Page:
The engine traces a path along evergreen-studded slopes and the walls of Clear Creek Canyon. It trundles over iron bridges slung across deep ravines and past the remains of gold and silver mines that pepper the Georgetown Loop Railroad. This mainstay winds along roughly the same 3.5-mile corkscrew route between Georgetown and Silver Plume that it has since 1884, spanning rocky terrain and reaching elevations of up to 9,128 feet. Today, the railroad's historic 1920s steam engine and two 1940s-era diesel locomotives fulfill the same role they've always performed: ferrying passengers through the mountains.
In antique rail cars, passengers embark on seasonal rides through the great outdoors, glimpsing wildlife such as bighorn sheep and mule deer. They cross four bridges, including the Devil’s Gate High Bridge, and pull into historic train stations to ensure the conductor hasn’t been carried off by a gang of bald eagles. In winter, the staff sets the train aglow with festive lights and decorations, and during the summer, passengers can disembark for guided walking tours of the Lebanon silver mine, originally bored in the 1870s.
Nostalgia Ballooning puts heads in the clouds, accompanied by licensed pilots soaring giant, kaleidoscopically colored hot air balloons. Packages include private and group voyages over mountainous landscapes and include memorable touches such as champagne toasts. For those left enthralled with the skies, Nostalgia Ballooning also offers introductory piloting lessons, prepping the airborne for a life amid the birds.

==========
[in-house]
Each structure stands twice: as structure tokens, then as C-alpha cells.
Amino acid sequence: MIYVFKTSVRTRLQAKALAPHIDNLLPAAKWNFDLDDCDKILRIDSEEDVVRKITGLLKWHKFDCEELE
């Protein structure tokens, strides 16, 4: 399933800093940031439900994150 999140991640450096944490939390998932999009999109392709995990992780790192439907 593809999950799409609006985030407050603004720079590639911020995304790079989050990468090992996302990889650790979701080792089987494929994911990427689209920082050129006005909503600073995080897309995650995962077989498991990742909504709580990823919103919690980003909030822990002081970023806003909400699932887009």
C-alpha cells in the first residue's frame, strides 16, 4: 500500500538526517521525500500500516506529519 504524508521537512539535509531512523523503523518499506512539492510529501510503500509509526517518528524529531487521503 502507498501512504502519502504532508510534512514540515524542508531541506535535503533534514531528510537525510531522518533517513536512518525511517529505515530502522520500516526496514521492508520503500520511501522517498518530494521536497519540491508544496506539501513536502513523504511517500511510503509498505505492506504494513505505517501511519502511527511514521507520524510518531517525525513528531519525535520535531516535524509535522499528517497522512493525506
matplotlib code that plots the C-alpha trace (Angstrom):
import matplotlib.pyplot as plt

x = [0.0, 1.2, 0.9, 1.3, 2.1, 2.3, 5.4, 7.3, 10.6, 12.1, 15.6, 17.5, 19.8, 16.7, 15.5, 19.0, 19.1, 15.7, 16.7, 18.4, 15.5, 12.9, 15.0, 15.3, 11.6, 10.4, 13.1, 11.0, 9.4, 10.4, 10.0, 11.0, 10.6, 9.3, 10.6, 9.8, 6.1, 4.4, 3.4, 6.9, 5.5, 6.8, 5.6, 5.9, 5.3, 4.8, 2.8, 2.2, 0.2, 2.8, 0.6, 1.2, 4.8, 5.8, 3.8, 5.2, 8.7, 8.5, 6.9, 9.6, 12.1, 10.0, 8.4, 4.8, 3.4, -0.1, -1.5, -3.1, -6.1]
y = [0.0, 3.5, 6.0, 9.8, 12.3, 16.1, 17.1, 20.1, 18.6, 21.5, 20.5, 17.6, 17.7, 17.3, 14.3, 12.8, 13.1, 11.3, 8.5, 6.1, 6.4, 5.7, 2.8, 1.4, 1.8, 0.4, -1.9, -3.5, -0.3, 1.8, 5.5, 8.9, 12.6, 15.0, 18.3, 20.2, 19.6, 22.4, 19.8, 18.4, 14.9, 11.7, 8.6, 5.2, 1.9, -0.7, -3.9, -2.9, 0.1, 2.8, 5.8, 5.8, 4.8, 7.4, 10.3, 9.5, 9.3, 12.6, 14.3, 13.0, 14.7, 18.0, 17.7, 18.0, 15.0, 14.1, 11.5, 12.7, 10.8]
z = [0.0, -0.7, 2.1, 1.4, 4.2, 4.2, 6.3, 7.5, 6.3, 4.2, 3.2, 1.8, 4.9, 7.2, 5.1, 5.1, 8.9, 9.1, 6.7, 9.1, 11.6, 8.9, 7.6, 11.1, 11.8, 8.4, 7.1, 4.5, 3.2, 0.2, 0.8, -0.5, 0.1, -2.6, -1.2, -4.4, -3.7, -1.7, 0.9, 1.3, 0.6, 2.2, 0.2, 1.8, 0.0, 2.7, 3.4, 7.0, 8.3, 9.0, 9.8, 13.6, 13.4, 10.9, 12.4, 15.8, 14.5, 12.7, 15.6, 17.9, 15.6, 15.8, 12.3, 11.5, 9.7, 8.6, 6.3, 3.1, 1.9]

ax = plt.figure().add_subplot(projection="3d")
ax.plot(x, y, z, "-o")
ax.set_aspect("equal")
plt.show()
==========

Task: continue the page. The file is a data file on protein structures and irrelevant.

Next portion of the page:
An original 1865 newspaper bearing the headline of President Lincoln’s assassination hangs on the walls at The Buffalo Restaurant & Bar in the historic mining town of Idaho Springs. It’s just one of the many historic elements at the eatery, which is comprised of four different buildings—all more than a century old. Like an adaptable vampire, each structure has lived many different lives since the late 1800s, serving as everything from feed stores and hotels to billiard halls and recording studios. The antique bar, built in Chicago in the early 1860s, first journeyed to Colorado by wagon train, and a collection of antique signs also hang throughout the restaurant. The historical Western decor and atmosphere pairs fittingly with the menu, which showcases buffalo as a choice ingredient, from buffalo black-bean chili to barbecue-buffalo-brisket pizza pies.
Surrounded by lush alpine scenery and rushing rivers banked by boulders, brush, and thicket, rafters ride the rapids during Performance Tours' half-day, full-day, and multi-day trips. The company requires their guides to complete training beyond the state's requirements, ensuring a crew with exceptional rafting prowess in addition to a special affinity for the Arkansas, Clear Creek, Blue, and Colorado Rivers. During tours, groups take in the scenery, spotting wildlife including bighorn sheep, while navigating river regions with names such as "Devil's Punchbowl". Now with more than 25 years' experience taming the bucking local waterways, the team can craft experiences ideal for families and rookie rafters, as well as the seasoned boater looking for a challenge and an impressive story to tell their salmon buddies.